Japan’s industry ministry said on Monday it aimed to treble sales of semiconductors made in Japan to JPY 15 trillion (roughly Rs. 9,285,004,593,300 crore) by 2030 as Tokyo strives to boost domestic microchip production following global supply chain snarls.
Japan sees microchips as strategic products to strengthen its economic security and is providing hefty subsidies to Taiwan Semiconductor Manufacturing Co (TSMC) and others to build plants in Japan or have them expand existing facilities.
The ministry plans to put the sales target in Japan’s semiconductor and digital industry strategy, which will be updated by the middle of the year.
Japan has seen its share in the global microchip market tumble from 50 percent in the late 1980s to around 10 percent, outperformed by nimbler rivals with deep pockets such as South Korea’s Samsung Electronics.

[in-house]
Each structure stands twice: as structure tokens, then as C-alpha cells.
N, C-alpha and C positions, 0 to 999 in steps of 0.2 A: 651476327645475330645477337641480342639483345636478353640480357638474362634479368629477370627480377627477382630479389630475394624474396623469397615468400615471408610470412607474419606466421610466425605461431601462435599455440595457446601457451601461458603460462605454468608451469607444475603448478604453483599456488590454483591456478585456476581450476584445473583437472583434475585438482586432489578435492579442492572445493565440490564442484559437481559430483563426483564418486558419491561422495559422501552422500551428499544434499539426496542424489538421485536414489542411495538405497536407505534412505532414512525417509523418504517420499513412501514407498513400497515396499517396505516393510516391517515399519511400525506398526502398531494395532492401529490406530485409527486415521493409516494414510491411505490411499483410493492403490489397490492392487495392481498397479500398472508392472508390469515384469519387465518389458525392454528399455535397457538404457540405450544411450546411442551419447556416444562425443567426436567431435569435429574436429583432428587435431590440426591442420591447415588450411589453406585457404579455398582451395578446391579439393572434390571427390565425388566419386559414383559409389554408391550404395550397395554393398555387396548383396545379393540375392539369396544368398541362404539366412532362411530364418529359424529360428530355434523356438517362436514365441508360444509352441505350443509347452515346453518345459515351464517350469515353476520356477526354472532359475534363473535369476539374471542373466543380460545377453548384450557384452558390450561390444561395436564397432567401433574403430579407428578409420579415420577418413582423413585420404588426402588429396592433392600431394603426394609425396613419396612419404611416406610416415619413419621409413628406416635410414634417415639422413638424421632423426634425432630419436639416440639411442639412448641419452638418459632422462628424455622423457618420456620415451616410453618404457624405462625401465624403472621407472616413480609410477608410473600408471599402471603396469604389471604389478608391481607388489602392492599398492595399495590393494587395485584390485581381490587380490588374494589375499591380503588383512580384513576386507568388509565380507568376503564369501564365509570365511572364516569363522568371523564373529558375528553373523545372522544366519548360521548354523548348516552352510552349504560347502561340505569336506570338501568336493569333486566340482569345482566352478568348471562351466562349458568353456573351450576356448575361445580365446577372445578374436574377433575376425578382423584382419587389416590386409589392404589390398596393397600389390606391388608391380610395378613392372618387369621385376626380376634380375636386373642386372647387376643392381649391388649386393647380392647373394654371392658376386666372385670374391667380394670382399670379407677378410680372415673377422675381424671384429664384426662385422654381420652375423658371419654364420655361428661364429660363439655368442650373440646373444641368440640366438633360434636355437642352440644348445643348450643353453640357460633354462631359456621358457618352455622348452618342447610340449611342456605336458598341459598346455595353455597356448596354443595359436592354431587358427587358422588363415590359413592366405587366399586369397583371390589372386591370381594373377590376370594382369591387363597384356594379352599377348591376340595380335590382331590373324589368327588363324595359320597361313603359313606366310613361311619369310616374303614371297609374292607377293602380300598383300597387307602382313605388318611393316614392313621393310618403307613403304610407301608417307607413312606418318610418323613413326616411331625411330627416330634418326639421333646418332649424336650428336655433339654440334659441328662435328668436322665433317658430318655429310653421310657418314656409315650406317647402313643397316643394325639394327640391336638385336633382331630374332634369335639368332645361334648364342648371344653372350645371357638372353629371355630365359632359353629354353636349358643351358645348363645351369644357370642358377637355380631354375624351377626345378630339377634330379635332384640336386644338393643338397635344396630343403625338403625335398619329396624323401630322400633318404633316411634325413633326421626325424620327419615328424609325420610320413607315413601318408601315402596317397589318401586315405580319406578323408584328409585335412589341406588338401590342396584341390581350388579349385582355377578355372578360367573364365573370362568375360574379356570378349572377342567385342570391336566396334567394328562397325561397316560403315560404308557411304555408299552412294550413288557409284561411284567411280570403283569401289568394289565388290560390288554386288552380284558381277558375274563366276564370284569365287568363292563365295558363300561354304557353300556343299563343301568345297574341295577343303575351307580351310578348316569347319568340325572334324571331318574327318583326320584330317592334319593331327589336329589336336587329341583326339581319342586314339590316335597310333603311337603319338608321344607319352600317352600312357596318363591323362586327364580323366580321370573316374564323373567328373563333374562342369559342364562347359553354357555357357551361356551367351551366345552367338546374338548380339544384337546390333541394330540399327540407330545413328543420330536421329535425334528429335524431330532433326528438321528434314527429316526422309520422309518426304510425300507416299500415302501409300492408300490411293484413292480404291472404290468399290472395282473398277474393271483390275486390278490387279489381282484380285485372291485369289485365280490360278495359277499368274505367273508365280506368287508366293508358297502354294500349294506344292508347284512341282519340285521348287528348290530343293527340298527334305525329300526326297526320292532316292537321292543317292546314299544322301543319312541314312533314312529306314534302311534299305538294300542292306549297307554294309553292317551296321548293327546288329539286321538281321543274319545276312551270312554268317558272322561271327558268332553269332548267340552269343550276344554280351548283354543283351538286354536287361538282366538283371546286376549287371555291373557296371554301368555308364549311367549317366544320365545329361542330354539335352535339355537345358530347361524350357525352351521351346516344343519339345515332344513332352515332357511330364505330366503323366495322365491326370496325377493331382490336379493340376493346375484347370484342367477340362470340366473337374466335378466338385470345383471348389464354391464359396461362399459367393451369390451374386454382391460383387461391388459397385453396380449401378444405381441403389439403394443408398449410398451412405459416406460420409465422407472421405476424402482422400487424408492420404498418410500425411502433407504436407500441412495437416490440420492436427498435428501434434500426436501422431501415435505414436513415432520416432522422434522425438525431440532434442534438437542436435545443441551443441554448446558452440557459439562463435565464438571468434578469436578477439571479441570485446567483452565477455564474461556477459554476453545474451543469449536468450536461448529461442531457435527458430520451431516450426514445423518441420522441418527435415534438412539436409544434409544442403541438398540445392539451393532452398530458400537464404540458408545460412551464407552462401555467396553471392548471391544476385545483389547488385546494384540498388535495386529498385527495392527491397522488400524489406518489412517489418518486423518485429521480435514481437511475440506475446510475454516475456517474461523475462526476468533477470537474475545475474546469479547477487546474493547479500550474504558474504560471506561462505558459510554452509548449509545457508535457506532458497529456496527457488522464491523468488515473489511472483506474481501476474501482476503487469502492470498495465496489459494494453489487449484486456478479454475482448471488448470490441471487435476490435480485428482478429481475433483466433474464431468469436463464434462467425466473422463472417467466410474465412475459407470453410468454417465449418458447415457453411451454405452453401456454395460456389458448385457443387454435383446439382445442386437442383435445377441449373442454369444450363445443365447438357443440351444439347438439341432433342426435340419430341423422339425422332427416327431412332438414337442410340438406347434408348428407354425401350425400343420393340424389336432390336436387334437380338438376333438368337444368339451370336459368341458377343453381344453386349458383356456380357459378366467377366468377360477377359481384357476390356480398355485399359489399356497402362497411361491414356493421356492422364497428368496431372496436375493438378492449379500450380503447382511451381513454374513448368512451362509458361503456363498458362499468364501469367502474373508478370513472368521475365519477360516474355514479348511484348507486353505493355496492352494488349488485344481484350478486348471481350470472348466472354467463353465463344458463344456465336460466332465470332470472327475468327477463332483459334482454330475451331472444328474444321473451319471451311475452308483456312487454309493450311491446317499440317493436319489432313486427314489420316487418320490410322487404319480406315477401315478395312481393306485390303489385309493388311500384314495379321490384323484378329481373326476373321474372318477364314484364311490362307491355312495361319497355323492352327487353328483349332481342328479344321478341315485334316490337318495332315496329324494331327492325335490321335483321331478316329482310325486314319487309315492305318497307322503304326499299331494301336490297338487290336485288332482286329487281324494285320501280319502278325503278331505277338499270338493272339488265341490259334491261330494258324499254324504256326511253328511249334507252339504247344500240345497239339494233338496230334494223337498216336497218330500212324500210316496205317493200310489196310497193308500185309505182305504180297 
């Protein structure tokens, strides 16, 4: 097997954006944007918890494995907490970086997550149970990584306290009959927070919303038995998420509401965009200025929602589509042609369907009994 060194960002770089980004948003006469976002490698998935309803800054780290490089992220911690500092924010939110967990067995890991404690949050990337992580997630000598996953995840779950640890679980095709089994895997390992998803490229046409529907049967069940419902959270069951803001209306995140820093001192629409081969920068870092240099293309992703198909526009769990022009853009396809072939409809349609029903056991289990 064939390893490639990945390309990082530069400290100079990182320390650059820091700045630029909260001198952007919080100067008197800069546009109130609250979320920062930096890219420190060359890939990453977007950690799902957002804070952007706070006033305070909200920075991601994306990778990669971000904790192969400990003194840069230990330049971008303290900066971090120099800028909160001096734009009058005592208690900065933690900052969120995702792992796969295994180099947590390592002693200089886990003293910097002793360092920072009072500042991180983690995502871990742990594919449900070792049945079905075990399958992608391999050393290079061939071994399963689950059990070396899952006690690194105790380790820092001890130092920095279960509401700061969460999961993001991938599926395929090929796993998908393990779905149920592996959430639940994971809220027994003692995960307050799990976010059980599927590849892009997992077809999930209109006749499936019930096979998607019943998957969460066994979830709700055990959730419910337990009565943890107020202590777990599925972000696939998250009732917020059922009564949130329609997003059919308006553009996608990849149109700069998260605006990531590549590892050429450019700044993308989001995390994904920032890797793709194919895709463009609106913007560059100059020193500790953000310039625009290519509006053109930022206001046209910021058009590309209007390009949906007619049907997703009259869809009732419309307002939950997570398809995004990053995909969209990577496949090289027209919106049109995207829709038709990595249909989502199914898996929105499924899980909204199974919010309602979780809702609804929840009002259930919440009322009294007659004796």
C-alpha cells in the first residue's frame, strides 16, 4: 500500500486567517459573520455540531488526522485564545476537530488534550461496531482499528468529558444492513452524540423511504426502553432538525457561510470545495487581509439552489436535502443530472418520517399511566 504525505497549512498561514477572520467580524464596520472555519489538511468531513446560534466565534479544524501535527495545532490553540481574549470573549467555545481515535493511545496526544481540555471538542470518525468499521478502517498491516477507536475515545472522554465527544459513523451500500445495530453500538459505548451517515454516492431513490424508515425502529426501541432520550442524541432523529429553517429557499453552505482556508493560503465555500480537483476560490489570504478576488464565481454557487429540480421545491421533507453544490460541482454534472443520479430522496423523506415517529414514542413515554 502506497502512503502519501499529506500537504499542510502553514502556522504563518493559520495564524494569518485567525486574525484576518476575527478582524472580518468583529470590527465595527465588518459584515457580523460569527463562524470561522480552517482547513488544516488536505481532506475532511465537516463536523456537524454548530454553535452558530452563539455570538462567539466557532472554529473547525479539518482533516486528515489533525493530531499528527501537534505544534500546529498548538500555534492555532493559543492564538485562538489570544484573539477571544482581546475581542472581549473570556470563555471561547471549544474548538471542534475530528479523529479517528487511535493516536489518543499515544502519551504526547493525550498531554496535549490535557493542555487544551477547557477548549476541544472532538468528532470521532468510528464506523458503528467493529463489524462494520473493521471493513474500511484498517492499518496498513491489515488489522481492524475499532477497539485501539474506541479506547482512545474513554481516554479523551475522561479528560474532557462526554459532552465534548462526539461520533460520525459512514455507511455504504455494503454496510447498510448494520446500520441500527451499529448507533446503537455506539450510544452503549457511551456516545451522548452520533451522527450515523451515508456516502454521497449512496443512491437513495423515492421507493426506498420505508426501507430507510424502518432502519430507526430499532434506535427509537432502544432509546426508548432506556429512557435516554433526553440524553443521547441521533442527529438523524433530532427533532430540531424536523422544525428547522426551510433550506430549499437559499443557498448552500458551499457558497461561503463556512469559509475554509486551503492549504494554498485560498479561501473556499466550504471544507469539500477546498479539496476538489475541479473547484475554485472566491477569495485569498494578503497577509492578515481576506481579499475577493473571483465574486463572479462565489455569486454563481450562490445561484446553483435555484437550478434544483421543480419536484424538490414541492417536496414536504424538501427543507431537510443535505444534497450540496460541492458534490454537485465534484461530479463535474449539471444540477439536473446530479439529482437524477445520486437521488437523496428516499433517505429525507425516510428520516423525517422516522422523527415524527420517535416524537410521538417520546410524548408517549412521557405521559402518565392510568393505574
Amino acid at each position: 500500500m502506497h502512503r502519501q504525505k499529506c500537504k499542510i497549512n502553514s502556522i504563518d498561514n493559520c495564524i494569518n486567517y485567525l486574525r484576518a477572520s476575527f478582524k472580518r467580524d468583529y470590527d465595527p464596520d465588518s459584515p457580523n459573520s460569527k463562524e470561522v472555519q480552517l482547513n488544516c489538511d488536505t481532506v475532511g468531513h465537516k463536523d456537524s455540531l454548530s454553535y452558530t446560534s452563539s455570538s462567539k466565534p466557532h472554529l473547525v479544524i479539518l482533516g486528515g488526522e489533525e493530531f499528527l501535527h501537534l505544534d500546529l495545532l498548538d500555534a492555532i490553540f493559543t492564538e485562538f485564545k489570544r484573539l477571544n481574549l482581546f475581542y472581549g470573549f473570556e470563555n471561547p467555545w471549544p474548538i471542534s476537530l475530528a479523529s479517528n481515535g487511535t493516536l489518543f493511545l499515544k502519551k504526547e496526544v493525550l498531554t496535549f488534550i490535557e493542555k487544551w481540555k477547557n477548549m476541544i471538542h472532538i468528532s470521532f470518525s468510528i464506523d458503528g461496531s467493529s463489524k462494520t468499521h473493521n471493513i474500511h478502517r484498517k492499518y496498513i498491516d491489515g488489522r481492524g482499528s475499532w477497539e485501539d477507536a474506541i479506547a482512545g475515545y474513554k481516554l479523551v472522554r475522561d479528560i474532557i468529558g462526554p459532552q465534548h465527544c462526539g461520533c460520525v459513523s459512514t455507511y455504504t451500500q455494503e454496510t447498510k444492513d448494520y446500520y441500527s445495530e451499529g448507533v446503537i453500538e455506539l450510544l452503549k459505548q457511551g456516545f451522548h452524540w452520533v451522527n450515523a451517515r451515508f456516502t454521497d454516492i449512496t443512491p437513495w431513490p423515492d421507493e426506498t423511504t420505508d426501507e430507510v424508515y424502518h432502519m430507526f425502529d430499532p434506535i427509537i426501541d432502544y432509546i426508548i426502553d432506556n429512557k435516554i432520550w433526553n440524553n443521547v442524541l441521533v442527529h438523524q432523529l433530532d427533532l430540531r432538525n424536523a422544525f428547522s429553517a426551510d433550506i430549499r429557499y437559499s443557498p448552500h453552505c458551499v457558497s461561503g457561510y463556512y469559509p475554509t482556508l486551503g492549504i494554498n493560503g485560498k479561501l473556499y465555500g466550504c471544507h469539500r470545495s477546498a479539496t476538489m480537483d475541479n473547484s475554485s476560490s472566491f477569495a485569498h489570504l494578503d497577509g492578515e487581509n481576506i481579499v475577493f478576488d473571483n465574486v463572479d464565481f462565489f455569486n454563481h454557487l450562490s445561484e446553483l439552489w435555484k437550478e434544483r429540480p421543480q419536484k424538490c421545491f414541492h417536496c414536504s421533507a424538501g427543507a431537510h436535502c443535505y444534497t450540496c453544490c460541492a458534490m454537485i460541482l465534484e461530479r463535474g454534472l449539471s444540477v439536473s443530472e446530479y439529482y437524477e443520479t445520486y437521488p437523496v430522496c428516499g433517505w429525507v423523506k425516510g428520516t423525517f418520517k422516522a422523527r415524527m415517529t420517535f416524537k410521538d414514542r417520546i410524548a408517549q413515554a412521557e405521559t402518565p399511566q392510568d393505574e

Last week, Japan said it would restrict exports of 23 types of semiconductor manufacturing equipment, aligning its technology trade controls with a US push to curb China’s ability to make advanced chips.
Japan, home to major global chip equipment makers such as Nikon and Tokyo Electron, did not specify China as the target of the measures, saying equipment makers would need to seek export permission for all regions.
“We are fulfilling our responsibility as a technological nation to contribute to international peace and stability,” Minister for Economy, Trade and Industry Yasutoshi Nishimura told a news conference.
Japan wants to stop advanced technology being used for military purposes and does not have one specific country in mind with the measures, he said.